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Chester fanzine backs rival’s anti-bubble campaign

This is a story from the FSF archive – the FSF and Supporters Direct merged to become the FSA in 2019 – so this page may contain hyperlinks that do not work and/or have missing files. Our archived pages are not maintained and will not be updated.

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Last week Wrexham fan Andy Pierce outlined his opposition to “bubble” matches after the news that his team’s trip to Chester would, once again, be bubbled. This issue goes beyond local rivalries, and Richard Bellis of Chester fanzine Blue & White encourages all fans to back Andy’s petition

Last year two local rivals were informed by the local police that for their derby match they would have to have a “bubble” in place. Away fans would have to travel from the away team’s stadium to and from the home stadium on official coaches in order to be allowed a ticket.

Fans of both teams were, naturally, disgusted at this imposition on their freedom of travel and complained to their clubs as well as the local press. The teams involved? Newcastle and Sunderland. The outcome? The clubs subsequently rejected the policing arrangements and alternative plans were made. The fans (presumably) rejoiced.  

Another very similar situation also occurred last season. This time the teams involved were Chester and Wrexham. The outcome this time though? The fans were ignored as the fan-owned clubs were told that any other arrangements would greatly increase cost, something that neither club can afford.

Before the first bubble match, where Chester visited Wrexham, Dave Owens of North Wales Police claimed that, “It has been reported that the safe travel arrangements were imposed by police: this is not the case”. Each respective board ultimately made the right decision for their clubs – keeping costs down is of fundamental importance for Conference clubs – but they were forced into a corner, unable to have anything other than a Hobson’s choice about policing arrangements. And what choice is no choice?

This season sees the same arrangements in place for the two derby games. This is despite numerous other derbies with higher attendances still being able to take place without such draconian measures in place. Quite why North Wales Police and Cheshire Constabulary think that Chester v Wrexham is some sort of footballing equivalent of the Pamplona Bull Run is beyond me and it smacks of laziness on the part of the police’s hierarchy.

By bubbling they are trying to reduce their policing operation to escorting overzealous fans out of the ground – and isn’t that what stewards are for? At both matches last season the majority of police spent their time standing around. So, what was the point in this show of force?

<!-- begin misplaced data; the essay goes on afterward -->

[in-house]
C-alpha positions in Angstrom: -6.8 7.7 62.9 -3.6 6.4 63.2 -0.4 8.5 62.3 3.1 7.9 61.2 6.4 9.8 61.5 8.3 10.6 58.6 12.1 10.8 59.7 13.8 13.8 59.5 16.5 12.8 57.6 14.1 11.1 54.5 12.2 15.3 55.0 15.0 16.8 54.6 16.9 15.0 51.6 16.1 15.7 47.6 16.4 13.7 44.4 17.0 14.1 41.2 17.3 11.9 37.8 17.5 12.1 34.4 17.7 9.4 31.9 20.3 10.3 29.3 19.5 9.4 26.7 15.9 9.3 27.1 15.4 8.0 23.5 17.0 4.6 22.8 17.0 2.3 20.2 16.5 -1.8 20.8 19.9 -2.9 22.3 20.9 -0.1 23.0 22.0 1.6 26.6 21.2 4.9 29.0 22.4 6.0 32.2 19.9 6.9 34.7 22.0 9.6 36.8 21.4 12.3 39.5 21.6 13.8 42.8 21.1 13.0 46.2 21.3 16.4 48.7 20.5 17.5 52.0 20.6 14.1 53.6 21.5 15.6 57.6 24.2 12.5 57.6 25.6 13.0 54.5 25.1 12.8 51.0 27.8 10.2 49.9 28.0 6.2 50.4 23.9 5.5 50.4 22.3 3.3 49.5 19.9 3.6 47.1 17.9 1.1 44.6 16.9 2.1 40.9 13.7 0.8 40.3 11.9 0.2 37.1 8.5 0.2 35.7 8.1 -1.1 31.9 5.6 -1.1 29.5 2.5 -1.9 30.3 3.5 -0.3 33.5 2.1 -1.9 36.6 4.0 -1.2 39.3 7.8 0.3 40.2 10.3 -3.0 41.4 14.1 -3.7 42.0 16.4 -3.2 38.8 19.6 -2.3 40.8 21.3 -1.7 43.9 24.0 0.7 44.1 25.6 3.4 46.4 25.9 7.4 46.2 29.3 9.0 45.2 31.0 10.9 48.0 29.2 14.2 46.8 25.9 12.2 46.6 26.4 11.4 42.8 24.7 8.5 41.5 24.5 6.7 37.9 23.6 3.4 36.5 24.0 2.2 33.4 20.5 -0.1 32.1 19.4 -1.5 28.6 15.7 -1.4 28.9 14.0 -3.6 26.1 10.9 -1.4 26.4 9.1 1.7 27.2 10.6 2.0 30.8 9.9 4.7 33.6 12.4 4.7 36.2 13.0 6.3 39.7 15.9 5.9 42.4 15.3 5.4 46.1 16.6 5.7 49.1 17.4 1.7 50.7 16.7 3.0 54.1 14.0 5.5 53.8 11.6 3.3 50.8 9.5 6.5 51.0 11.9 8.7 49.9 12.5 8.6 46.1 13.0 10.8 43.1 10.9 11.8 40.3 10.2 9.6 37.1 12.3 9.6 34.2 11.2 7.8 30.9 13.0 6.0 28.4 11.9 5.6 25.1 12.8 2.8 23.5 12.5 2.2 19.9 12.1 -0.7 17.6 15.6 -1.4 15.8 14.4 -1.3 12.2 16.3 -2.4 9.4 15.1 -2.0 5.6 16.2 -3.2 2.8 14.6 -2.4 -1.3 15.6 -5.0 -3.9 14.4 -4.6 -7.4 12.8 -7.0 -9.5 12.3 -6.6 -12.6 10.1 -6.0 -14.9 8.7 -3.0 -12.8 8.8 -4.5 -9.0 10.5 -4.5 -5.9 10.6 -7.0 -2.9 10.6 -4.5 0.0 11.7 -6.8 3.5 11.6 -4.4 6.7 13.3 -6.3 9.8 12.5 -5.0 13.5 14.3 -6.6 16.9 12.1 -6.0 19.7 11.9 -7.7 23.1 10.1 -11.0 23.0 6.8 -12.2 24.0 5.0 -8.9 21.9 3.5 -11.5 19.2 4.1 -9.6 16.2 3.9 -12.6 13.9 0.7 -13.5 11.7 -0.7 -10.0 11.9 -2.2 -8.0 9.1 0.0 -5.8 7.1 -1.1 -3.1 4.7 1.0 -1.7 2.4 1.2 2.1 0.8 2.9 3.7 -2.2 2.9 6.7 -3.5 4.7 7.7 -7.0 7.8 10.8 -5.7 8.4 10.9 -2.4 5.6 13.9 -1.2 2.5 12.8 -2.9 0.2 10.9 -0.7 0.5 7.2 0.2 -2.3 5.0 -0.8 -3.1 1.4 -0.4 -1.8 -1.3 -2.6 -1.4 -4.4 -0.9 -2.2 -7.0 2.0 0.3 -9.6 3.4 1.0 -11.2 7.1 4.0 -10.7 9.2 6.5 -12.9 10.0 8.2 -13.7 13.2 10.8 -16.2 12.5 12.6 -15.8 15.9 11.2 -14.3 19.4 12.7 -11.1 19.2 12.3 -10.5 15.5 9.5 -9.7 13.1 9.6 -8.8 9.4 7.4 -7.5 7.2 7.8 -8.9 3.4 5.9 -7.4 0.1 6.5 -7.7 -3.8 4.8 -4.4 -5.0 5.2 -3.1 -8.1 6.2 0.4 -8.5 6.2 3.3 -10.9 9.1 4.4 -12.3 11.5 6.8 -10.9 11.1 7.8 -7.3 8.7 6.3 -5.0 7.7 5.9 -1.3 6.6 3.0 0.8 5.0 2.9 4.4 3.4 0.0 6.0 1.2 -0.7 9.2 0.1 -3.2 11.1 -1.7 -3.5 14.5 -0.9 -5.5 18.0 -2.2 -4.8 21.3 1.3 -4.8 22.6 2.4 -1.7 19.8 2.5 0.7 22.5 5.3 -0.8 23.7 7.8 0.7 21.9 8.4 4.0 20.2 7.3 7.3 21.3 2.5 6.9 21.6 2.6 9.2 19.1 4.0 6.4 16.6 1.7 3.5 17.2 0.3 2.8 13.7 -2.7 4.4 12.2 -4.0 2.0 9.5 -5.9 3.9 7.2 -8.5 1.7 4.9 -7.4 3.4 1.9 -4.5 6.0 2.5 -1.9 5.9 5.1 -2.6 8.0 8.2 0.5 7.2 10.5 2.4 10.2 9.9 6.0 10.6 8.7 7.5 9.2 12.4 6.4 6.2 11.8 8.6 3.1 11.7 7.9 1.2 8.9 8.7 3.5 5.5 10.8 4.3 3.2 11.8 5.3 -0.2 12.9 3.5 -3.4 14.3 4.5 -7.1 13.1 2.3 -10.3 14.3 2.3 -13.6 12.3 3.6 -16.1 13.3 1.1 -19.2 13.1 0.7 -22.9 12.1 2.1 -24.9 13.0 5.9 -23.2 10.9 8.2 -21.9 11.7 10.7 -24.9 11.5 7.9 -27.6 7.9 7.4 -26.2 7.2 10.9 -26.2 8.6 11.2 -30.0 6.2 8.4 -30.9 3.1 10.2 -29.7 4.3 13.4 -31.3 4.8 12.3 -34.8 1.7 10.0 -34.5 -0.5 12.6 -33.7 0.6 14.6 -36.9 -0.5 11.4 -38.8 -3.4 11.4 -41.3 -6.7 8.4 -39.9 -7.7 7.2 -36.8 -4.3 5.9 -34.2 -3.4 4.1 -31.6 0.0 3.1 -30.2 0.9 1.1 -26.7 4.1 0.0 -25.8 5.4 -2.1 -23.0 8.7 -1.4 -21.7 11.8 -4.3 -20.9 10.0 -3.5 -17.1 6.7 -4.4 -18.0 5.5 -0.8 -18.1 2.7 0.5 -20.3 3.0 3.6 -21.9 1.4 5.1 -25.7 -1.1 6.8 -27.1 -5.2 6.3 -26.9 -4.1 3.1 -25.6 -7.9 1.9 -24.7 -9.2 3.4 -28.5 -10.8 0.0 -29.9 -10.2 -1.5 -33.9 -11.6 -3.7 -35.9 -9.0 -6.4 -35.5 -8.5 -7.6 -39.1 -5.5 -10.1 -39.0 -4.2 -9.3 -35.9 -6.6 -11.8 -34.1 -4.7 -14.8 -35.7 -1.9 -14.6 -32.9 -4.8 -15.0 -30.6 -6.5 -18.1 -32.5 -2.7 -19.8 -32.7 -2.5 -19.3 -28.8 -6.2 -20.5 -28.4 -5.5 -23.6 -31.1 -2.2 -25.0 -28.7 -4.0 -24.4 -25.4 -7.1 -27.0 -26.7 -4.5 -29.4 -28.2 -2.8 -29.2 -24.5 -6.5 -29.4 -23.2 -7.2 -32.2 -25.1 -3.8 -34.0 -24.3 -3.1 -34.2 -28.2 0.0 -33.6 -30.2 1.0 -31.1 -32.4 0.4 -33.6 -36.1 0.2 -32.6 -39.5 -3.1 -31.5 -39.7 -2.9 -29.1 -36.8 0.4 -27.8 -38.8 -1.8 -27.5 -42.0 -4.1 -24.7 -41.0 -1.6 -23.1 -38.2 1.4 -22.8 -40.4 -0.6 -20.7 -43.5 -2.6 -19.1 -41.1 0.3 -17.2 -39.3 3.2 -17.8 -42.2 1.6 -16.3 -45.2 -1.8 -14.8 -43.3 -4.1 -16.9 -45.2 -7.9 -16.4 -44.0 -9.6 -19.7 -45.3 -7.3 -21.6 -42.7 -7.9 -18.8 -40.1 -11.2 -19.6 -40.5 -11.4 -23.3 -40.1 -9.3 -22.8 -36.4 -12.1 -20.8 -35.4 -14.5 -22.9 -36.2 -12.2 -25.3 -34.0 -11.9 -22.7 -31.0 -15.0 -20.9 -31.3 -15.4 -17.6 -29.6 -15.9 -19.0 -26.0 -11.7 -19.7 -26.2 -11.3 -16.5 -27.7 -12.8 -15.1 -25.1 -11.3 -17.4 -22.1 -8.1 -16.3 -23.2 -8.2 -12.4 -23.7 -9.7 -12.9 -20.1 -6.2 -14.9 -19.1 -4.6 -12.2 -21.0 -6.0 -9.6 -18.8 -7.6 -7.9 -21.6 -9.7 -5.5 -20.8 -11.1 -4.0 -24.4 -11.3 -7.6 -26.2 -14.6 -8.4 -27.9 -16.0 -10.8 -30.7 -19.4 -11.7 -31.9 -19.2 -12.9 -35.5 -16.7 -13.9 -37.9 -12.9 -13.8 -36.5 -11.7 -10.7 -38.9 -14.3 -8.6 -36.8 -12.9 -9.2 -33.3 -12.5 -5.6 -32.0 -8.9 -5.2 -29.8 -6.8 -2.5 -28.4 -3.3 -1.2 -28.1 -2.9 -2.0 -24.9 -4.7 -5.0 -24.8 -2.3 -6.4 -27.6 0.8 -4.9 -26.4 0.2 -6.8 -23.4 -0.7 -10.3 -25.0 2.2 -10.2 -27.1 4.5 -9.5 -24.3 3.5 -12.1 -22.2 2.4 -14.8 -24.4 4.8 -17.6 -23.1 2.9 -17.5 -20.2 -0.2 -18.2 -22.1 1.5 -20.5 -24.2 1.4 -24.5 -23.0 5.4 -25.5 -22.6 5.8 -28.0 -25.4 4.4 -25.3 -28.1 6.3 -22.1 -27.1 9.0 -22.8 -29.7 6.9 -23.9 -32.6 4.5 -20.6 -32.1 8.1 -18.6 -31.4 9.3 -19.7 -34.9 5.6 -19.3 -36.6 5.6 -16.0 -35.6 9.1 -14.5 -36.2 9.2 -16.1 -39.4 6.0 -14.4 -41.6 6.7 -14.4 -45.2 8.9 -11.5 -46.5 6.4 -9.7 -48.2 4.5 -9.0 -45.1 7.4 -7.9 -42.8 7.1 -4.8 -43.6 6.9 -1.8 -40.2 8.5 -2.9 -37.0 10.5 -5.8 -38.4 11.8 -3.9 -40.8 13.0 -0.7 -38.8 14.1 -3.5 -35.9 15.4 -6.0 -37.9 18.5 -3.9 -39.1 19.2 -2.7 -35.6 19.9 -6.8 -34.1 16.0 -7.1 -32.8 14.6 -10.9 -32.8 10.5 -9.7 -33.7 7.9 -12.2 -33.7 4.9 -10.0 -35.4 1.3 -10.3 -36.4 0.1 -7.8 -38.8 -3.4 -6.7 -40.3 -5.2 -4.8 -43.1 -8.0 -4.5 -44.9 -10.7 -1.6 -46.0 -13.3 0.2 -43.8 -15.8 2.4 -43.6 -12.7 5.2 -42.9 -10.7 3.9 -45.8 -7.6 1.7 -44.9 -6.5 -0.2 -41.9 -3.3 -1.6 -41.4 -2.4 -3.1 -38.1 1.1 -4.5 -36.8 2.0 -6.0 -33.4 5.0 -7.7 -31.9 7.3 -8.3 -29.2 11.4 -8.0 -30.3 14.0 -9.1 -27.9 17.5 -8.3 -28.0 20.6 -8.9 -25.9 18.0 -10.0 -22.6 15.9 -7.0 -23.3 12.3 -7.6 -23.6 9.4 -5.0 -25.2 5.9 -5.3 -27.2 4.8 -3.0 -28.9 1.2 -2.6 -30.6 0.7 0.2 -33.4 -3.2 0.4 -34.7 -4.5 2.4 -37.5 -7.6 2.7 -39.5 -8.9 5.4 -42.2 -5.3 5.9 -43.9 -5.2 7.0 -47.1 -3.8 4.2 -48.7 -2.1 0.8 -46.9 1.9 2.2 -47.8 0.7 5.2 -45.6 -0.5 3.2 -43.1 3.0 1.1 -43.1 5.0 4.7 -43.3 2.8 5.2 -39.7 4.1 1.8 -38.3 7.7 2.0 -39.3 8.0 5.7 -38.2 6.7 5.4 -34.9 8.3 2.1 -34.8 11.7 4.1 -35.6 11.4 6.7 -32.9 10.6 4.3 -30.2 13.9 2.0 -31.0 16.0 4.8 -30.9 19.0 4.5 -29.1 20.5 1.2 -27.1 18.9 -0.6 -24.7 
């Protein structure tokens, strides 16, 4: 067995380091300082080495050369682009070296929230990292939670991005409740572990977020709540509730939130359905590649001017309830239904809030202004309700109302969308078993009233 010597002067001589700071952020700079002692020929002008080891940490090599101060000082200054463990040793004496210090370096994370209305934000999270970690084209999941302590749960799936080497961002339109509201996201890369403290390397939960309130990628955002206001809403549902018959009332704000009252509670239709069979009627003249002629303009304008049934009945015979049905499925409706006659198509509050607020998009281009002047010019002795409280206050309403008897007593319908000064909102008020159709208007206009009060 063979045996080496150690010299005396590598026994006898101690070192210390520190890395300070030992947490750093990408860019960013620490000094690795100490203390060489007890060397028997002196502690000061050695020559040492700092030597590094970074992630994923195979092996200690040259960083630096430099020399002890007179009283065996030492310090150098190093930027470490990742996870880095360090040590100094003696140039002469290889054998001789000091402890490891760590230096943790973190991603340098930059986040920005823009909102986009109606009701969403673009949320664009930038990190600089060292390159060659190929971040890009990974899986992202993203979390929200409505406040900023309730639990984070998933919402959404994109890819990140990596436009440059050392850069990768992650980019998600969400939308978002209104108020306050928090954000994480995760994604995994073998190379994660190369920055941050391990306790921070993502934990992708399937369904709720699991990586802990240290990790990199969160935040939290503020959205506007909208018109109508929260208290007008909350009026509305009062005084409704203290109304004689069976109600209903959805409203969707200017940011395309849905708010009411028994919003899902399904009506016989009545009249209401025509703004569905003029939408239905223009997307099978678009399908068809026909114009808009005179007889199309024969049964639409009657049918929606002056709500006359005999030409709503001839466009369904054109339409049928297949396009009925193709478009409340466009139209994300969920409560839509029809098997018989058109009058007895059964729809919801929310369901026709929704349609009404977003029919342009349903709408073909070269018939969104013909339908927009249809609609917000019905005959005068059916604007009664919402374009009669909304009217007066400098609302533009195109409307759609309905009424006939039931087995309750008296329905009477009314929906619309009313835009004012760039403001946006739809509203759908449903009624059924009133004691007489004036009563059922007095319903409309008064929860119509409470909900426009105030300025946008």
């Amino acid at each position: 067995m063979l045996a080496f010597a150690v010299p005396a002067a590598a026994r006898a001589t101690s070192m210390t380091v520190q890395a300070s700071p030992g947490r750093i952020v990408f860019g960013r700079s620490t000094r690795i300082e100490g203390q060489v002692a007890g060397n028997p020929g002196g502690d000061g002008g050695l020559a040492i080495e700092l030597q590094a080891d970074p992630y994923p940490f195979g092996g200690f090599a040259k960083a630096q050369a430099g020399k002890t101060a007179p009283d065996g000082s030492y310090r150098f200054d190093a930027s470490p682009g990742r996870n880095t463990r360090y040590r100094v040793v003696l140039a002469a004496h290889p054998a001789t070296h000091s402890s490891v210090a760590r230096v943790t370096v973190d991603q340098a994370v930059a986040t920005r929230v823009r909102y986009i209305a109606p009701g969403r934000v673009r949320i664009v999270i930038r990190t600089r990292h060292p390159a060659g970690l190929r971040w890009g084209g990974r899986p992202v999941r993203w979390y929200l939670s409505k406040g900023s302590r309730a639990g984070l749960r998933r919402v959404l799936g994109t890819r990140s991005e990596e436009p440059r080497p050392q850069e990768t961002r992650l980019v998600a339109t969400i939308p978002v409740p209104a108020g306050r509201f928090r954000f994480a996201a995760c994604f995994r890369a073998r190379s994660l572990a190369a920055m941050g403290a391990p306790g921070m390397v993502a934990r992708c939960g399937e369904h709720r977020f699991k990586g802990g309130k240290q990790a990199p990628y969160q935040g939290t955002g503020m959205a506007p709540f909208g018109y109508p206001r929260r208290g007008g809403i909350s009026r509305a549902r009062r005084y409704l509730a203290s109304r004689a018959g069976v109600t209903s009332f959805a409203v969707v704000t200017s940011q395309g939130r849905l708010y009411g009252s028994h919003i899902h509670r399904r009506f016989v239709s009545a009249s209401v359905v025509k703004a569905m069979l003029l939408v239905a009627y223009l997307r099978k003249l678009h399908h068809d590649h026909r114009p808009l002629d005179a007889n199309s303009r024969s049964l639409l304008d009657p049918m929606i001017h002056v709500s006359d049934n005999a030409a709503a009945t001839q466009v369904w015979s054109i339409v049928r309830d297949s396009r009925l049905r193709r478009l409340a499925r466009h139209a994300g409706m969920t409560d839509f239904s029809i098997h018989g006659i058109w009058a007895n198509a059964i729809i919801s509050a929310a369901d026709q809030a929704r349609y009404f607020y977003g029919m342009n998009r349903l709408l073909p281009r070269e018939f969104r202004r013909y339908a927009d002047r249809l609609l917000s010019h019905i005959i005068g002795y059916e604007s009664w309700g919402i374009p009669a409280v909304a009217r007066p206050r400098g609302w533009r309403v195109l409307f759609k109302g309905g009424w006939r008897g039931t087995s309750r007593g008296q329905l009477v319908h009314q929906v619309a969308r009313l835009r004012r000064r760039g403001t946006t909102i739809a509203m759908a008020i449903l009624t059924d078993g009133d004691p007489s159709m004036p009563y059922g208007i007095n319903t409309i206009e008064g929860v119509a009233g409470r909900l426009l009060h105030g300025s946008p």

Given the horrendous curtailment of every fan’s freedom of movement – whether likely to cause trouble or not – the only justifiable reason would be if the operation is significantly cheaper than alternatives. Last year the policing operation for the Chester v Wrexham match – which included paying for a helicopter, Chief Inspector, nine Inspectors, 26 Sergeants, 190 PC’s and four dog handlers – cost £38,840.

The total attendance was 4,326, which meant that spend per head was around £9 and, as Andy Pierce’s superb blog on Monday pointed out, there was one officer for every nineteen fans. £9 per fan, most of whom will never have had their collar felt in their entire life. That is a gobsmacking misuse of police funds.

Luckily both clubs were charged only a fraction of the total cost – Wrexham paid £3,400 for the policing at their ground for example. But that still leaves around £36,000 that the police paid for themselves.

This huge spend surely demands review, especially considering that during 2013 Norwich City’s (the only team’s information I could find online) two most expensively policed games (v Luton and Manchester United) totalled under £24,000 with a combined attendance of over 51,000 (so under £2.12 per fan). As the Lincoln v Grimsby fixtures went ahead without bubbling (as Andy Pierce pointed out), I think it’d be wise for North Wales Police and Cheshire Constabulary to get on the phone to Norfolk and Lincolnshire Police pretty sharpish to check their costs and policing tactics.

But, unfortunately, this won’t happen by itself. Chester and Wrexham aren’t able to stand up to the police in the manner of Newcastle and Sunderland – the threat of additional unwanted expense is just too terrifying for each respective board to risk.

We can be bullied then, and we are being bullied into accepting these restricting, demeaning, disproportionate and, frankly, unnecessary arrangements. Signing a petition might not seem like much of a response, but it is a vital first step. You never know, if we win the argument then all small clubs’ derbies may be safe from excessive over-policing in the future.

The FSF blog is the space to challenge perceived wisdom, entertain readers and inform our members. The views expressed are those of the author and they don’t necessarily represent FSF policy and (pay attention journalists) shouldn’t be attributed to the FSF.

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